11 December 2019 - Seminars - Exploring post-primary infection in Mycobacterium tuberculosis using a hybrid discrete-continuum cellular automaton model


Speaker: Dr Ruth Bowness (University of St Andrews)

Time: Wednesday December 11, 13:00 - 14:00

Title: Exploring post-primary infection in Mycobacterium tuberculosis using a hybrid discrete-continuum cellular automaton model

Venue: MATH-103, First Floor, Department of Mathematical Sciences Building

Co-hosted by the Mathematical Biology seminar series

Abstract: Tuberculosis (TB) is an infectious bacterial disease caused by Mycobacterium tuberculosis.  Despite significant recent advances, TB is the biggest infectious killer globally with someone dying from the disease every 18 seconds.  

When Mycobacterium tuberculosis bacteria enter the lungs, a complex immune response ensues and results in the formation of granuloma structures.  When these granulomas are unable to contain the bacteria, active disease develops. At different degrees of disease severity, patients seek medical assistance, after which antibiotics are prescribed.  The degree of antibiotic penetration into and through the granuloma is uncertain.  The outcome of treatment is complicated by dormancy when the bacteria become temporarily resistant to antibiotics.  

We have developed a hybrid discrete-continuum cellular automaton model to study disease progression and treatment in the lung.  The model contains discrete agents, or individuals, which model the spatio-temporal interactions (migration, binding, killing etc.) of bacteria, macrophages and T cells.  The spatial movement of cells is governed by biased random walks, while the various cell-cell and cell-bacteria interactions are governed by cellular automaton rules.  Chemokine diffusion, oxygen diffusion and a Pharmacokinetic/ Pharmacodynamic model is also incorporated in the model via the numerical solution of appropriate PDEs.  Several definitions and theories regarding bacterial dormancy exist in the literature.  In this work, we use our hybrid cellular automaton model to explore several concepts of dormancy and their effect on treatment outcome.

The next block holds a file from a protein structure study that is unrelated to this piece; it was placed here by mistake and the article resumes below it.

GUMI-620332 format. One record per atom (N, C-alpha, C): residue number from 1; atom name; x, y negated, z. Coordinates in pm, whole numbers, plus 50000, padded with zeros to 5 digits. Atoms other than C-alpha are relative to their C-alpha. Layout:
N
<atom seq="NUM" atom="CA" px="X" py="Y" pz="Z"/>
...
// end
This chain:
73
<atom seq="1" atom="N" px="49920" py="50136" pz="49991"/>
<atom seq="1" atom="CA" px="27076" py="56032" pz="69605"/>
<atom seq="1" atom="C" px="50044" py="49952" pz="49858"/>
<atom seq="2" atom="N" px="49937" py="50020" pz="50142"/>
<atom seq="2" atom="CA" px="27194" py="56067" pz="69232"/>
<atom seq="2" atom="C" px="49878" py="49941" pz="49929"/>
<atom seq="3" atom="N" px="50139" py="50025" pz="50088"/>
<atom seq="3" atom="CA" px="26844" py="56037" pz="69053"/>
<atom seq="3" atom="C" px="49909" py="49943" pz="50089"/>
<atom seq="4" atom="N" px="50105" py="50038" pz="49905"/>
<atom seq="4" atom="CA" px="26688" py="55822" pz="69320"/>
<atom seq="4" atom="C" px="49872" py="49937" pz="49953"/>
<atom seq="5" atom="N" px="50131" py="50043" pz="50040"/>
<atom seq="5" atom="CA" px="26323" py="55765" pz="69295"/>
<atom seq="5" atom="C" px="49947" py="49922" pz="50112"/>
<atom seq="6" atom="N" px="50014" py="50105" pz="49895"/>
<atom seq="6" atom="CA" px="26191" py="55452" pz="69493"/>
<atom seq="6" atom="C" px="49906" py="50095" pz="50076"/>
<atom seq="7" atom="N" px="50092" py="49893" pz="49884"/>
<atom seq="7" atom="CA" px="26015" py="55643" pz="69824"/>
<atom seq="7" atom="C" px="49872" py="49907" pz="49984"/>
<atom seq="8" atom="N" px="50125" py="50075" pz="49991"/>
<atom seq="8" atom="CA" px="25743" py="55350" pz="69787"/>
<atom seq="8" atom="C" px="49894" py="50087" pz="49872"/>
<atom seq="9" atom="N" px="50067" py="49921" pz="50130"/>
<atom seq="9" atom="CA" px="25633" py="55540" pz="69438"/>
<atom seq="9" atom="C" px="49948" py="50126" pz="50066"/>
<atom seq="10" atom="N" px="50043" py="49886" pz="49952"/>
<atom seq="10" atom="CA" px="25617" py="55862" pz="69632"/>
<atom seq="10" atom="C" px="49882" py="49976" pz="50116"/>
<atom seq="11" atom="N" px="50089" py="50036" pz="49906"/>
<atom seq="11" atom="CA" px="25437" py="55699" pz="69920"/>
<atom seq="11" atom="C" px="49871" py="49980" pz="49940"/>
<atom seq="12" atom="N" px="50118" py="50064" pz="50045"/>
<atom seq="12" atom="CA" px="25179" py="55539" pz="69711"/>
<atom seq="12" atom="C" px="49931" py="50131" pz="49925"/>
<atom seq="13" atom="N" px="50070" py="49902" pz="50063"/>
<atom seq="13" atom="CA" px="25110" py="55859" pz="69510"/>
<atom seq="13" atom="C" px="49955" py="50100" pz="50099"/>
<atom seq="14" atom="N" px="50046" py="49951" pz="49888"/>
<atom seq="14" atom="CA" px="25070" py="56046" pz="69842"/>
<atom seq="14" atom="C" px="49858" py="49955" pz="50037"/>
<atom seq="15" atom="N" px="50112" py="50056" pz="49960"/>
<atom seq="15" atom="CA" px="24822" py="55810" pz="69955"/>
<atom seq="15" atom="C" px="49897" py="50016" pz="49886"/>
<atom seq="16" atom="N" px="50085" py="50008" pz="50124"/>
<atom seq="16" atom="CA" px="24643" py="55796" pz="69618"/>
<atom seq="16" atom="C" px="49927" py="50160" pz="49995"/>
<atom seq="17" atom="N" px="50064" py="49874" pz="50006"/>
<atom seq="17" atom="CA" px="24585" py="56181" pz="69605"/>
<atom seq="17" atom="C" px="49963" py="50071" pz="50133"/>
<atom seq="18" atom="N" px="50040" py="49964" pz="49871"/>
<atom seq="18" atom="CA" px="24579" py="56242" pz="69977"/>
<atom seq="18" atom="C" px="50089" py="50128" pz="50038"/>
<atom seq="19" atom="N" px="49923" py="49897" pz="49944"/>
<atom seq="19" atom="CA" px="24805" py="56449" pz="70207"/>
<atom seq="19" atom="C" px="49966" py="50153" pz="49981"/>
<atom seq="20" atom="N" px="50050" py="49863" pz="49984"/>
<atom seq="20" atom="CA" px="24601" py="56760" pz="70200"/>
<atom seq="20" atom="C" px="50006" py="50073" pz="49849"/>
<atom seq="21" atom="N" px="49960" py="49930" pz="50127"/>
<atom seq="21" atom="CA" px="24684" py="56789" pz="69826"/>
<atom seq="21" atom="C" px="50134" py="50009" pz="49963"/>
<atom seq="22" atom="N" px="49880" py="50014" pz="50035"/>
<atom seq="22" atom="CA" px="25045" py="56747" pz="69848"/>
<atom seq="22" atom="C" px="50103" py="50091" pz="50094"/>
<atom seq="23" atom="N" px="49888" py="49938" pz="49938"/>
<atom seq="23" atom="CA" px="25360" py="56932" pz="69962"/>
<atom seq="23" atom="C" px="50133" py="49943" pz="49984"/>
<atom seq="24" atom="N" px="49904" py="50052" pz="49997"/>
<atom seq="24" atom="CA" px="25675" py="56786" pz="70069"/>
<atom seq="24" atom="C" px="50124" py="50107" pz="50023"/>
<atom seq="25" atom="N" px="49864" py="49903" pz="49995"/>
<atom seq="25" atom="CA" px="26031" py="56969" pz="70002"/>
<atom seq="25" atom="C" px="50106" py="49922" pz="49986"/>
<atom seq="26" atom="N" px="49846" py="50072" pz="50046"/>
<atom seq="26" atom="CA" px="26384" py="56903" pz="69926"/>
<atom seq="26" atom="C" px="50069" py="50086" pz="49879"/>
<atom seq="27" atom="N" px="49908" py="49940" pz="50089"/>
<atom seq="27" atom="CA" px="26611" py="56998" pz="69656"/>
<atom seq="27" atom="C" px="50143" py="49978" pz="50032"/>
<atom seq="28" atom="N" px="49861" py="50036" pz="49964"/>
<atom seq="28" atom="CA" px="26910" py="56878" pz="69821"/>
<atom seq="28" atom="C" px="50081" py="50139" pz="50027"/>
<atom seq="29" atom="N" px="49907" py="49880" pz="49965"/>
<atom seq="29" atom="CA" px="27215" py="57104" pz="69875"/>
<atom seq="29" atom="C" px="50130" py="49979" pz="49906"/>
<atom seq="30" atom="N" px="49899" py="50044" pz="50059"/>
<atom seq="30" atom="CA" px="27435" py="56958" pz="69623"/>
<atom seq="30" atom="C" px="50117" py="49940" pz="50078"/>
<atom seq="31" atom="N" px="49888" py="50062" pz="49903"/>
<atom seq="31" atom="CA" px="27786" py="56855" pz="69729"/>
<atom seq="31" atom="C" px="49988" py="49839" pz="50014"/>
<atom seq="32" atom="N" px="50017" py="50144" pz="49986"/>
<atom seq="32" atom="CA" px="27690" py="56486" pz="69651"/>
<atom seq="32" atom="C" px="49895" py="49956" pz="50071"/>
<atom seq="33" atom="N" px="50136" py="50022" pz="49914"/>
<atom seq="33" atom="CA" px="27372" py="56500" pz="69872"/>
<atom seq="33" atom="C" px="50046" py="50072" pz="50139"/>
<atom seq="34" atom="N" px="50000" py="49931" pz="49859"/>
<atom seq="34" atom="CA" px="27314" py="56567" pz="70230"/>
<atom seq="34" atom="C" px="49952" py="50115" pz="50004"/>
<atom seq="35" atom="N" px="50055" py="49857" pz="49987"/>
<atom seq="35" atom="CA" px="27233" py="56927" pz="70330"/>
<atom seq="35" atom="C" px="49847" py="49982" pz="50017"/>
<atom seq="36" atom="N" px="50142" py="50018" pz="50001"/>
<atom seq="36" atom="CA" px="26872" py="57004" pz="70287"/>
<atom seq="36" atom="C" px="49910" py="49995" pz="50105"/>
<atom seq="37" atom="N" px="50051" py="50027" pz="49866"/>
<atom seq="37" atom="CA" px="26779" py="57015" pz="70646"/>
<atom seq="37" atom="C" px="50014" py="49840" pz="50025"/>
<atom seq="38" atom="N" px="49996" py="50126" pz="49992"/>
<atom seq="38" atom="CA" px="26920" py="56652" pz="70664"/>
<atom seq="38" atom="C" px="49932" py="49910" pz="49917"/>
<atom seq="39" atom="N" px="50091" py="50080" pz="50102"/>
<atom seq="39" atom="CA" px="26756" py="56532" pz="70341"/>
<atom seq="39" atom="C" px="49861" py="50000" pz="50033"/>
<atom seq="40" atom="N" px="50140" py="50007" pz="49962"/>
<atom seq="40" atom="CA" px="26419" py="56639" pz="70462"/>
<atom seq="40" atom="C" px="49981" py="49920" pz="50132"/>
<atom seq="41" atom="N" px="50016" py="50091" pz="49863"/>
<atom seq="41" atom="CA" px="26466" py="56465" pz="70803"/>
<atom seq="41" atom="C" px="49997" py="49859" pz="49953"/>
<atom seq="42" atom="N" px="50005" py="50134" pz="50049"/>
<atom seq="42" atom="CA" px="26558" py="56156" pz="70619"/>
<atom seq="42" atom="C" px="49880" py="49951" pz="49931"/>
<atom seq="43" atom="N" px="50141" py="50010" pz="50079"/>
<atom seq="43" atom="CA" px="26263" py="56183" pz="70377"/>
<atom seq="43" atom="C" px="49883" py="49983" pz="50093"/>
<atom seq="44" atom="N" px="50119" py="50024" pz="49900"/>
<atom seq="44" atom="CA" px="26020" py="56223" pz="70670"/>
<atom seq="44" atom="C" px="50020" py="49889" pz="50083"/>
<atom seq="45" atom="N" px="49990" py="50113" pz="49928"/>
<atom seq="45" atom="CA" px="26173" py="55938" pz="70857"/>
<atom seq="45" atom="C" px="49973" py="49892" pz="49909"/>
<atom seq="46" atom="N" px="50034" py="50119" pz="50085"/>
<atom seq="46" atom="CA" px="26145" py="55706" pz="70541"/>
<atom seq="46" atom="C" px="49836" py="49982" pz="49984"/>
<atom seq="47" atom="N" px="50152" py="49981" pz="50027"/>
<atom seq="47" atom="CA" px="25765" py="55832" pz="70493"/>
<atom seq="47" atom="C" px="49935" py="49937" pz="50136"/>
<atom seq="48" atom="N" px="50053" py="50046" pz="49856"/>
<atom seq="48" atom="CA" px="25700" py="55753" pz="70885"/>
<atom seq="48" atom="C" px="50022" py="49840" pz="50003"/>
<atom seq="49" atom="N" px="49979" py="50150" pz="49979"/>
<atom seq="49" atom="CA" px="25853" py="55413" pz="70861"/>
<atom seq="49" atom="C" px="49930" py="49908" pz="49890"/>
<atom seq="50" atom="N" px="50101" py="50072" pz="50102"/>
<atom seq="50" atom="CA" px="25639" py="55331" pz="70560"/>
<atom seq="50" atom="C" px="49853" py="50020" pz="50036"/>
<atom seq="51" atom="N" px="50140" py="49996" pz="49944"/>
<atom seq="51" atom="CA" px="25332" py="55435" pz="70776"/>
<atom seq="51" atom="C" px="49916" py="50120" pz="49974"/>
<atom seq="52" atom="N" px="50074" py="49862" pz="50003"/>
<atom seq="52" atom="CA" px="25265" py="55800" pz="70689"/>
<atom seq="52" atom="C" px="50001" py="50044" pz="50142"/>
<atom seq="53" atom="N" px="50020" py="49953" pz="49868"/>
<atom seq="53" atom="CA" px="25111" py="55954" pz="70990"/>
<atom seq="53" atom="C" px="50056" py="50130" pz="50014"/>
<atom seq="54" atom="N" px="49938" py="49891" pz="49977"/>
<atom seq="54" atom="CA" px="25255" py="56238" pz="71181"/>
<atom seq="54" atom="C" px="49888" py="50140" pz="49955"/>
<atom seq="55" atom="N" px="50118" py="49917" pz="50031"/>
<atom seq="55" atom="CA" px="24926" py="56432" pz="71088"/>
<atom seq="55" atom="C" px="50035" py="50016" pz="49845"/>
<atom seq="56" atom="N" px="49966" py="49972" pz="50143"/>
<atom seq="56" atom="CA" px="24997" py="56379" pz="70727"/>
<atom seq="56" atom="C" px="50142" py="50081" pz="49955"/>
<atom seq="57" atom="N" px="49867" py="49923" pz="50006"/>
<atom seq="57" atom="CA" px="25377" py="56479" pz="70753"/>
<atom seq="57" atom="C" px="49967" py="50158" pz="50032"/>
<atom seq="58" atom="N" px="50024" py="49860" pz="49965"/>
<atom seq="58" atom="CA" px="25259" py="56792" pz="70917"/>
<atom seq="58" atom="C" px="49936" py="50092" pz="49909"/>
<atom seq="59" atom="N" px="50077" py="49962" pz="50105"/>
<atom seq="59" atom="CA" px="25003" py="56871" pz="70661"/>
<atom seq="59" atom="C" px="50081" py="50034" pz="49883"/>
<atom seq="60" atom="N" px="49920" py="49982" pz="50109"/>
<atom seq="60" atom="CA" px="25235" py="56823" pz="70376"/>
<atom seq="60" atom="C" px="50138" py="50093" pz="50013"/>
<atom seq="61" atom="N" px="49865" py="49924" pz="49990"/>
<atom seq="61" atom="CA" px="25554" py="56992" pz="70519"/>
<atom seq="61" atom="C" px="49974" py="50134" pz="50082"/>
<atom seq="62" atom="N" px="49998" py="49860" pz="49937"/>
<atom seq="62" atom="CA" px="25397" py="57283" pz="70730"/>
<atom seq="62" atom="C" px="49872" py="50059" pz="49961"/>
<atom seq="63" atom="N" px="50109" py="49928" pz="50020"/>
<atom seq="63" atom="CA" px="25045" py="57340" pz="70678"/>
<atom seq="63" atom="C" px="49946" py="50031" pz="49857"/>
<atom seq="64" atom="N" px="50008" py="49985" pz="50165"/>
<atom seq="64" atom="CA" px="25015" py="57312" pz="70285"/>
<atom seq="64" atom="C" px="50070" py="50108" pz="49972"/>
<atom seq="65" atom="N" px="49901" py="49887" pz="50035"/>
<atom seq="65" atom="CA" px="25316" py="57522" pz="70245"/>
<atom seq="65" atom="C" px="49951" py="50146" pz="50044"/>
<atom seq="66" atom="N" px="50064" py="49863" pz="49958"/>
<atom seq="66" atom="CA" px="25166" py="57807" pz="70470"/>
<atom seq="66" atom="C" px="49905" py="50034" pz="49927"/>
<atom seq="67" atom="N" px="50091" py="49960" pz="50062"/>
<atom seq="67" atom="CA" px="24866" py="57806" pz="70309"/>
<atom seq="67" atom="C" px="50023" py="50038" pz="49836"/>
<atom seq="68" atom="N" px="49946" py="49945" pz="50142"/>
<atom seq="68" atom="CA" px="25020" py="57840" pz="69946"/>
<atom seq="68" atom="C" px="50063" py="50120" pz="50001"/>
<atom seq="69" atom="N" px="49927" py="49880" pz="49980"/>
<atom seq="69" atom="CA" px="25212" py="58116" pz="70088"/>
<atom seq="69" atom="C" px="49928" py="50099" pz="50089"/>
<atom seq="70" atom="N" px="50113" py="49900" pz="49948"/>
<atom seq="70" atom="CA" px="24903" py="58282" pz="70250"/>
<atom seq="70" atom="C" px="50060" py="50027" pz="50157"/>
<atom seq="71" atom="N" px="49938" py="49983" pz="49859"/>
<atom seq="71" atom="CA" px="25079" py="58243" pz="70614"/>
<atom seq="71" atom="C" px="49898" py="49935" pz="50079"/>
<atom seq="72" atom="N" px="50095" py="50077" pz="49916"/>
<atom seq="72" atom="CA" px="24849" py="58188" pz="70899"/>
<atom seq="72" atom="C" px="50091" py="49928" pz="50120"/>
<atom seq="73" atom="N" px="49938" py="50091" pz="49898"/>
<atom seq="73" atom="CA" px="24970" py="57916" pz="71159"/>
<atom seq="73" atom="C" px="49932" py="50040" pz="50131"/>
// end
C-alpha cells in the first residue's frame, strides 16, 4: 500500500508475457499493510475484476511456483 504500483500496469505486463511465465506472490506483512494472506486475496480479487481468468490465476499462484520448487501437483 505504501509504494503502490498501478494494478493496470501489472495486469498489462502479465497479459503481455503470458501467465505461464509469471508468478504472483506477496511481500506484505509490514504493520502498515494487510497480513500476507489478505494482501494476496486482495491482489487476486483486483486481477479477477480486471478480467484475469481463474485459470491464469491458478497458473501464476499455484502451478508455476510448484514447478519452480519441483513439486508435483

Biography: Dr Bowness is an MRC research fellow based in the School of Medicine at the University of St Andrews.  Her research interests lie in developing in host mathematical models for infectious diseases.  Also working with the Mathematical Biology group in the School of Mathematics, her research involves using partial and ordinary differential equations, and individual-based models, to describe infectious disease spread within the body and to simulate antibiotic treatment strategies.  Her current multidisciplinary project focuses on developing a spatial model to describe tuberculosis disease progression and treatment in the lungs.  Ultimately the model will be capable of simulating new therapeutic approaches for multi-drug resistant tuberculosis.